Qatar hosts annual NATO conference on proliferation challenges
Participants from nearly 50 nations across five continents met in Doha, Qatar on 1-3 March to discuss current threats and challenges posed by the proliferation of weapons of mass destruction (WMD) including in the Middle East and Asia. The event provided an informal forum to exchange views on key issues ahead of the 2015 Nuclear Non-proliferation Treaty Review Conference in spring.<!IoRangePreExecute>
The three-day event marked the very first time that the Annual NATO Conference on WMD Arms Control, Disarmament and Non-Proliferation was held outside Europe and was hosted by a partner from the Gulf. It is one of NATO’s largest outreach activities involving Alliance member states as well as partners from around the world.
“This conference is a strong demonstration of the important role that NATO attributes to engaging with partner countries here in the Gulf region,” said NATO Deputy Secretary General Ambassador Alexander Vershbow. “The case of Syrian chemical weapons shows that it is possible to meet non-proliferation challenges … Further success will require two things: first, all countries and all international institutions must play their rightful part. And second, we need an open and frank debate on what the challenges are and how we can address them.”
Other key speakers included the Defence Minister of Qatar, Major General Hamad bin Ali Al Attiyah, NATO Deputy Secretary General Alexander Vershbow, the UN High Representative for Disarmament Affairs, Angela Kane, and Lord Desmond Browne, former UK Secretary of Defence.
“This first NATO WMD conference in the region reflects the full commitment of ICI partners and Qatar to increased cooperation with NATO in the fight against WMD proliferation and terrorism and to peace and security in the region,” said Major General Hamad bin Ali Al Attiyah. “The meeting comes in times of serious turmoil in the Middle East challenged by regional conflicts and terrorism,” he added.
“The security situation in both the East and the South is of particular importance for NATO Allies,” said Ambassador Sorin Ducaru, NATO Assistant Secretary General for Emerging Security Challenges. “These new challenges have been addressed by NATO in a very timely manner at the Wales Summit in September 2014 where NATO leaders reaffirmed that the proliferation of WMD and means of delivery both by states and non-state actors continues to be a serious threat of global scope,” he also stated.
The future of the Nuclear Non-Proliferation Treaty (NPT)
Weapons of mass destruction remain a pressing security issue worldwide despite the existence of major non-proliferation treaties and disarmament conventions in the fields of nuclear, chemical and biological weapons – as not all countries are yet parties to these instruments.
NATO’s WMD conference prepared the discussions for the 2015 NPT Review Conference, which will take place at the United Nations Headquarters in New York on 27 April - 22 May and will bring together all the NPT states to review the implementation of the treaty.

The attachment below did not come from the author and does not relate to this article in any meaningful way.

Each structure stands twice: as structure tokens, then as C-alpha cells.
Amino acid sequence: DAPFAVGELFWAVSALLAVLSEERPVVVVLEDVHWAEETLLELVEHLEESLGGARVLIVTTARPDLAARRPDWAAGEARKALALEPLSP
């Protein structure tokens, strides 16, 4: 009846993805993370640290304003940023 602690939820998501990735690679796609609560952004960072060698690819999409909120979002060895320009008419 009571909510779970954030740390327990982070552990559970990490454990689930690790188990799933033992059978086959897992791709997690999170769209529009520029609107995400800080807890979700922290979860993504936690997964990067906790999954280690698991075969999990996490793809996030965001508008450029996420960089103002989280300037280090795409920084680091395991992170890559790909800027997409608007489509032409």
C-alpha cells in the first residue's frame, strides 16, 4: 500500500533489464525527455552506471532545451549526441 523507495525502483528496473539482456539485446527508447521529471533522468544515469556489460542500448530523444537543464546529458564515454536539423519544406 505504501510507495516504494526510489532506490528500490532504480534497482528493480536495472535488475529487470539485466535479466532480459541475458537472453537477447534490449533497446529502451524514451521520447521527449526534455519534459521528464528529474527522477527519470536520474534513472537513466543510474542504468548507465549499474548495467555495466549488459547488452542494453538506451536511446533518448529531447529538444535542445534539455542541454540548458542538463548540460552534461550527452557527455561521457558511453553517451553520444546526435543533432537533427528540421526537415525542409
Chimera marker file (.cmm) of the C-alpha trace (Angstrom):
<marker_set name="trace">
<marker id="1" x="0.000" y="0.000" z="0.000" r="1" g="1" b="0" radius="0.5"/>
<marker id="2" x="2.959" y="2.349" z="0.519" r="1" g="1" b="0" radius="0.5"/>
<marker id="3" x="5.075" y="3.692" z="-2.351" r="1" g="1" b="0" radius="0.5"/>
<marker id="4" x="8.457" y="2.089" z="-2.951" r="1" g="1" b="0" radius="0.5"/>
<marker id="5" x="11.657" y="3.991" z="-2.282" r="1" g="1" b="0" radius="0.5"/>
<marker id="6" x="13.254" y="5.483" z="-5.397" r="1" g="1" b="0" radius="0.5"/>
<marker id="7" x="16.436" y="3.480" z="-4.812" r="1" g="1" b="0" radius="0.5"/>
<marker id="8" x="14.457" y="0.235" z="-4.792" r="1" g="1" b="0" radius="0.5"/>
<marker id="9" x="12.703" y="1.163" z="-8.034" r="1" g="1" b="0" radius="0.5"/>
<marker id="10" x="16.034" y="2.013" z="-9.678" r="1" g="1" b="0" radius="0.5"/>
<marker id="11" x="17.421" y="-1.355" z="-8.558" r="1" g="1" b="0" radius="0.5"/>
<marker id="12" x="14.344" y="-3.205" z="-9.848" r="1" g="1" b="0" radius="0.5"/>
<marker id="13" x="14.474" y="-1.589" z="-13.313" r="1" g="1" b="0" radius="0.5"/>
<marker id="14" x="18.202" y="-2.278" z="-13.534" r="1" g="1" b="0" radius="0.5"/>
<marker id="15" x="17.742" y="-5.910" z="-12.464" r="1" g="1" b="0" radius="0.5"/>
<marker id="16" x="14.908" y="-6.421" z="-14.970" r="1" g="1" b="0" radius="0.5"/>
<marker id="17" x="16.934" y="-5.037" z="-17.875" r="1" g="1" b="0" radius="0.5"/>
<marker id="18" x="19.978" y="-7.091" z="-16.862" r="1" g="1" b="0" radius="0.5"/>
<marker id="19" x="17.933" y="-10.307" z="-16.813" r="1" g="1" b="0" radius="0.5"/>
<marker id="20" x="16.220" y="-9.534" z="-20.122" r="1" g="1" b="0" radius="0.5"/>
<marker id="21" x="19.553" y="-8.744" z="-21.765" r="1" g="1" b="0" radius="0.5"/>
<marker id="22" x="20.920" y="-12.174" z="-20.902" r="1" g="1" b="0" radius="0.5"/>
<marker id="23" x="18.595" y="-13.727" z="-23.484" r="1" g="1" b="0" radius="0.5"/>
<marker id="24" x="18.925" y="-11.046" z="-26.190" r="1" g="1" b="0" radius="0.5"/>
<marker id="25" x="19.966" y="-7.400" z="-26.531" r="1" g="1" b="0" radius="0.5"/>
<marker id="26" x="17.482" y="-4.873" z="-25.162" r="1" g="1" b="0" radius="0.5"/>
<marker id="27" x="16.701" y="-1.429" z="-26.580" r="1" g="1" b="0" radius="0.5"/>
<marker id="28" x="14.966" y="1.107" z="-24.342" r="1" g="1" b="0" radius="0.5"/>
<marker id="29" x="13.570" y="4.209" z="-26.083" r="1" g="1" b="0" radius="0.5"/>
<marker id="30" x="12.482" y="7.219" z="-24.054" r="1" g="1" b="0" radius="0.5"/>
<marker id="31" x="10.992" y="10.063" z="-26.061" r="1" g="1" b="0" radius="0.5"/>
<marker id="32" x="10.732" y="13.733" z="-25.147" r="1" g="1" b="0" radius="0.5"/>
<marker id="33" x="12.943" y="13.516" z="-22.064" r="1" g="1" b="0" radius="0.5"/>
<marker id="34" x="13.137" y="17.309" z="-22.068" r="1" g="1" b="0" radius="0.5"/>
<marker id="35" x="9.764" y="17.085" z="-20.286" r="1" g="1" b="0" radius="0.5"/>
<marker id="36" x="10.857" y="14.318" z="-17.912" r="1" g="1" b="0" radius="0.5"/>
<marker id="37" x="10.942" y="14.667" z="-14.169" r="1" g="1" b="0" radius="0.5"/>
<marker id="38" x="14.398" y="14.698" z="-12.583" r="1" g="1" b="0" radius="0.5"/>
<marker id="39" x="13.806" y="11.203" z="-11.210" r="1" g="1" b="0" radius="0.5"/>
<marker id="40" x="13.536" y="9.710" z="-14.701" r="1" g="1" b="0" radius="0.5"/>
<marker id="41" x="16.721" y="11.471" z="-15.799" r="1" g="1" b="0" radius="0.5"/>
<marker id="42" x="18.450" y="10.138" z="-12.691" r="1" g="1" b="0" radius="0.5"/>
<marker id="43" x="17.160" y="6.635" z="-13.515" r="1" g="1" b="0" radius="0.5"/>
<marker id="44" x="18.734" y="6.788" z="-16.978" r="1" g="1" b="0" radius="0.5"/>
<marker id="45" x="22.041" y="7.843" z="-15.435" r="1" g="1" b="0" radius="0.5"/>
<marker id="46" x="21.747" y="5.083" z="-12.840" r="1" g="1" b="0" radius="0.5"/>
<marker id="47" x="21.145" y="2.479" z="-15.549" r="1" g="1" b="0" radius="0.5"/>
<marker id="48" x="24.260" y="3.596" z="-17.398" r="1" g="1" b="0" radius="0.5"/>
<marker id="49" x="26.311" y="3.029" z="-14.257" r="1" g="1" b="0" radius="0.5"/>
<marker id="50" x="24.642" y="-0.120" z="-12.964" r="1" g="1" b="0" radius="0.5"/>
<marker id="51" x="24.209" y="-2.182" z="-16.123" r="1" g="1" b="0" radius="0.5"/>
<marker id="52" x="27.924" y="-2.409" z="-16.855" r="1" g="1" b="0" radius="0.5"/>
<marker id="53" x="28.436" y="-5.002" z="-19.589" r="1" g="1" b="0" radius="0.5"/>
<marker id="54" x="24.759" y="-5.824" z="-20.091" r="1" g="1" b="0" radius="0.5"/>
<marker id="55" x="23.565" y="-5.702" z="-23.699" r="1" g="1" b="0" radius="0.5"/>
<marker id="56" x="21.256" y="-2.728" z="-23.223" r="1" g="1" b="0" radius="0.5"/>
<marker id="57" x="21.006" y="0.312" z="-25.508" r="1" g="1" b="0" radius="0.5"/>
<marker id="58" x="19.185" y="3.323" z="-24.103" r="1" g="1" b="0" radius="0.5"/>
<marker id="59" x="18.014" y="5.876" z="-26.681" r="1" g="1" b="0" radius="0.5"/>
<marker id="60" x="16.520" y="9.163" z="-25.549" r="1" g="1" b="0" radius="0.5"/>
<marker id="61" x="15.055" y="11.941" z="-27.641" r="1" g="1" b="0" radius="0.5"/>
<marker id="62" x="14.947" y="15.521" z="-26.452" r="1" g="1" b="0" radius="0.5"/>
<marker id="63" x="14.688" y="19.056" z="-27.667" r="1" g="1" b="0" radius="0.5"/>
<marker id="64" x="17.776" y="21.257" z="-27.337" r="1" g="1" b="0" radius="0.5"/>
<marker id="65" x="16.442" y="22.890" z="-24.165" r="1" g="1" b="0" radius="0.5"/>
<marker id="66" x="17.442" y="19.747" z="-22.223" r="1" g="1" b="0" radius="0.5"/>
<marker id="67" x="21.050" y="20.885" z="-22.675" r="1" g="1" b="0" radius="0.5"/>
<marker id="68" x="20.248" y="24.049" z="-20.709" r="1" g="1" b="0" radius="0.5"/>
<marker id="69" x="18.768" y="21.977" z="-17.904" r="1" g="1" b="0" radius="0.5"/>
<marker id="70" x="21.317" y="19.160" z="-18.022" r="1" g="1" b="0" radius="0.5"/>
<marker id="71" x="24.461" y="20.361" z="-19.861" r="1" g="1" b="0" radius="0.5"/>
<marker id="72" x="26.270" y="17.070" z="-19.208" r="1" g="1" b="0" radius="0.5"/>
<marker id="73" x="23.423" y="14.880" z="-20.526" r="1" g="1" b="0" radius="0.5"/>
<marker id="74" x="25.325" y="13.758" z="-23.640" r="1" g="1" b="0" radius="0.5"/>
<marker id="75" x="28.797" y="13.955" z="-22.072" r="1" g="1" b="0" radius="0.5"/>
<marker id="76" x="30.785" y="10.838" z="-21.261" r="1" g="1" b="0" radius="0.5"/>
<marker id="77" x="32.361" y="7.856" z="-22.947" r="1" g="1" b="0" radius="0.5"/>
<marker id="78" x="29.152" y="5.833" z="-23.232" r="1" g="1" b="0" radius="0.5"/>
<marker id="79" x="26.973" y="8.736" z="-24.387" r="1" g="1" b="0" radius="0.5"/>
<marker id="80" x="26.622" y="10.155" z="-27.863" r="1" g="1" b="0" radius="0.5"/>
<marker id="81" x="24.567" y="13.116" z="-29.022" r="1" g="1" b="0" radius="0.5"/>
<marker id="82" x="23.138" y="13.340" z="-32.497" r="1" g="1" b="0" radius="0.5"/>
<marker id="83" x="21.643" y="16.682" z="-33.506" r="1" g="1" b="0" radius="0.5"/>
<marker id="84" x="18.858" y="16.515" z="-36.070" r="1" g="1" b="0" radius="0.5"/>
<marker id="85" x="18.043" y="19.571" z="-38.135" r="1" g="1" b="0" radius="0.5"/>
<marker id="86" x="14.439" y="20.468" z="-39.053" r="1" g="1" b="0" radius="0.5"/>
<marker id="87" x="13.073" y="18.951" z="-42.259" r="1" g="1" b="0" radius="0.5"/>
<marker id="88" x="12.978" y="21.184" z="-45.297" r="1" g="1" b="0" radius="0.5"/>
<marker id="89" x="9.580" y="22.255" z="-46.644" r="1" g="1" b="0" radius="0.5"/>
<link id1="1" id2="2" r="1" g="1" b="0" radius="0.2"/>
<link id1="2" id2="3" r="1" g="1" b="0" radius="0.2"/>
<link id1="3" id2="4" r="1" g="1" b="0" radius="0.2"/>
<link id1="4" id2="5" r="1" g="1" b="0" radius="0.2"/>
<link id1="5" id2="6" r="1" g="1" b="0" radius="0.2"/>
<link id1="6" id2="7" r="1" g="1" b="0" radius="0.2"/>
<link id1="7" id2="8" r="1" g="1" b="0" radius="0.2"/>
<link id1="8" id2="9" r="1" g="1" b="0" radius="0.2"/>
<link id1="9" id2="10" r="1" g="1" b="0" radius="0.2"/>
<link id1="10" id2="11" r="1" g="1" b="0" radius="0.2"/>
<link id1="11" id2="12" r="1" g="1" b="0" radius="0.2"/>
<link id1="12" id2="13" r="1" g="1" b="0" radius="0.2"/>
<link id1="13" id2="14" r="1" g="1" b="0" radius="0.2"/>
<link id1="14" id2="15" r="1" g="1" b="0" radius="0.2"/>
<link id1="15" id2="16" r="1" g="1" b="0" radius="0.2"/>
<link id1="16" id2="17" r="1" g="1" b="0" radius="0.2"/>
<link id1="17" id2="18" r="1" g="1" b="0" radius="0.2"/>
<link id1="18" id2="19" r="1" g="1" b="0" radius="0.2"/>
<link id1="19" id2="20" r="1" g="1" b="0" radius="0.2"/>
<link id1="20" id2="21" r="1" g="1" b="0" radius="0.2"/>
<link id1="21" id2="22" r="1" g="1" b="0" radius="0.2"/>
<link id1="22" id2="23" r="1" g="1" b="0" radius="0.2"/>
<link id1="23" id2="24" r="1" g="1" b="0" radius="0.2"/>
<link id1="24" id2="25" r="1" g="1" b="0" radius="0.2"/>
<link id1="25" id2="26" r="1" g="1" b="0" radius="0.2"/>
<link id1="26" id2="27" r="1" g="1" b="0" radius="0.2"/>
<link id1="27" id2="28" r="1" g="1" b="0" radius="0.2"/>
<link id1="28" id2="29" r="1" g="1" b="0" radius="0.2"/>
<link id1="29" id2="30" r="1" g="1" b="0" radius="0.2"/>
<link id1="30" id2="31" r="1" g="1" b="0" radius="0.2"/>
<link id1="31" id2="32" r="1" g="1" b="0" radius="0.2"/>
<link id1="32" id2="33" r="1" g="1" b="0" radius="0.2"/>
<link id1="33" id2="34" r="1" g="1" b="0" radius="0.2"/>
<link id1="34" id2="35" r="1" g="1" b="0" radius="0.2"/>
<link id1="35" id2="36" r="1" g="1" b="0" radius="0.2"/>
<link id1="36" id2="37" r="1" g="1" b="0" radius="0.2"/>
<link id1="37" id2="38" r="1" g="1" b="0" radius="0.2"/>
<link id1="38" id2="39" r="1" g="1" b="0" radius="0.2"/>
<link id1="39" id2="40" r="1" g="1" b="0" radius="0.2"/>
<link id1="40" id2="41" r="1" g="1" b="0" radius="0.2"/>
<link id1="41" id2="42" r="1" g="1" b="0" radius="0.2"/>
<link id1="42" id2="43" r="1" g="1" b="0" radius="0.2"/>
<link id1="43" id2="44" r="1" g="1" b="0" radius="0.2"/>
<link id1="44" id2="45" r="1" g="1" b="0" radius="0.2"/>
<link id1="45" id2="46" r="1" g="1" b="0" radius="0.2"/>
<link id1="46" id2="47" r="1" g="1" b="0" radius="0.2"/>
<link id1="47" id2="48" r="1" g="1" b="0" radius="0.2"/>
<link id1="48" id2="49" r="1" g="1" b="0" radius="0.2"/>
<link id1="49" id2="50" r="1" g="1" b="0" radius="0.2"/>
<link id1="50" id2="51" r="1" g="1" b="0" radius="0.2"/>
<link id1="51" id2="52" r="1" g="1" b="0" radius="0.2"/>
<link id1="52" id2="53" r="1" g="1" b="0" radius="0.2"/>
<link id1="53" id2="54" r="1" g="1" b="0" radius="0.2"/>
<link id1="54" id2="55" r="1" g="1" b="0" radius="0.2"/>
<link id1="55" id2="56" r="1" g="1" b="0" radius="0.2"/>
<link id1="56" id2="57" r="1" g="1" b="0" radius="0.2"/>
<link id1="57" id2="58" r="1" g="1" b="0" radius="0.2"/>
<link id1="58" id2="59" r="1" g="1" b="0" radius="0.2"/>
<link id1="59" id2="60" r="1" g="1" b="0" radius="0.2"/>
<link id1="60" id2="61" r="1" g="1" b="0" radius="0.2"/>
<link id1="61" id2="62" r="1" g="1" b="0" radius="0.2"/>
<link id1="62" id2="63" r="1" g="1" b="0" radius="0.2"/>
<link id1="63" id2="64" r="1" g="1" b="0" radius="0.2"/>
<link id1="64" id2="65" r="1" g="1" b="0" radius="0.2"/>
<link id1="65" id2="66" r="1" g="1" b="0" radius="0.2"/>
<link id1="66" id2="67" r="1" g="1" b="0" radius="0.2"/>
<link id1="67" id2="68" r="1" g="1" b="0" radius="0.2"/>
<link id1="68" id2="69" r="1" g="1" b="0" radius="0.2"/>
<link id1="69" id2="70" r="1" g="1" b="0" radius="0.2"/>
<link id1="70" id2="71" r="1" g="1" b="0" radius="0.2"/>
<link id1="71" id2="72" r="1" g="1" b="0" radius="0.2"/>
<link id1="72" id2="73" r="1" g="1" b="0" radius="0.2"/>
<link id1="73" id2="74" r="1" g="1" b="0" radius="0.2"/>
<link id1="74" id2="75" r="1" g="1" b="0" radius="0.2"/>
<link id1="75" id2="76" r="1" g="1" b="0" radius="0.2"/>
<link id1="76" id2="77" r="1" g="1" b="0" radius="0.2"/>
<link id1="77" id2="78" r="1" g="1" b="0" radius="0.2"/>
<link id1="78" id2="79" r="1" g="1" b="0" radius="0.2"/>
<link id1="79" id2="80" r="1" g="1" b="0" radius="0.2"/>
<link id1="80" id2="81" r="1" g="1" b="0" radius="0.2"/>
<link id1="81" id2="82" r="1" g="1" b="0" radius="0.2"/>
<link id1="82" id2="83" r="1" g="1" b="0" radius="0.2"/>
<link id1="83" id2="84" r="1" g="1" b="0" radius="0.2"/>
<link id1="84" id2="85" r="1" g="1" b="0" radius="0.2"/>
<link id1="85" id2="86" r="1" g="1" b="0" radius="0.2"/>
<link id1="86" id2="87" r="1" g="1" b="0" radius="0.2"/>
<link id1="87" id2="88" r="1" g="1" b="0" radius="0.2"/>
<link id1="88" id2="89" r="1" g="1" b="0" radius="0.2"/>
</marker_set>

The discussion also addressed the conventions prohibiting chemical and biological weapons, and the challenges created by the nexus between technological change, terrorism and WMD proliferation.
Dealing with CBRN risks
“There is a growing concern that chemical, biological, radiological and nuclear (CBRN) material, still not all fully accounted for in Syria and Iraq, as well as remaining material in Libya could be used by terrorist organisations, such as ISIL and Al Qaida, as ’weapons of terror’ both in countries of the region, as well as beyond,” said Wolfgang Rudischhauser, Head of the NATO WMD Non-Proliferation Centre.
NATO is engaging its wide network of partners in practical cooperation on CBRN risks and nuclear security.
Last December, for example, a CBRN training course, open to all countries of the Gulf Cooperation Council, was hosted by Kuwait.
Also in 2014, the NATO Science for Peace and Security (SPS) Programme supported a training course, led by Italy and Morocco, to introduce diplomats, army and internal security officers from Morocco and Algeria to the key concepts of nuclear non-proliferation, security and safety. Coming up in June this year, an event involving Allies and partners will be organised in Vyškov, the Czech Republic, on how best to cope with new challenges in the area of CBRN defence.
Other SPS activities seek to improve resilience to nuclear and other weapons through training and multi-year projects in both NATO and partner countries.
Previous NATO conferences on the challenges of WMD proliferation were held in Italy (2004), Bulgaria (2005), Lithuania (2007), Germany (2008), Poland (2009), the Czech Republic (2010), Norway (2011), Hungary (2012), Croatia (2013) and Switzerland (2014).
Qatar is one of four countries – along with Bahrain, Kuwait and the United Arab Emirates – participating in NATO’s Istanbul Cooperation Initiative (ICI). Launched in 2004, ICI seeks to promote political consultation and practical cooperation between NATO and countries in the Gulf region.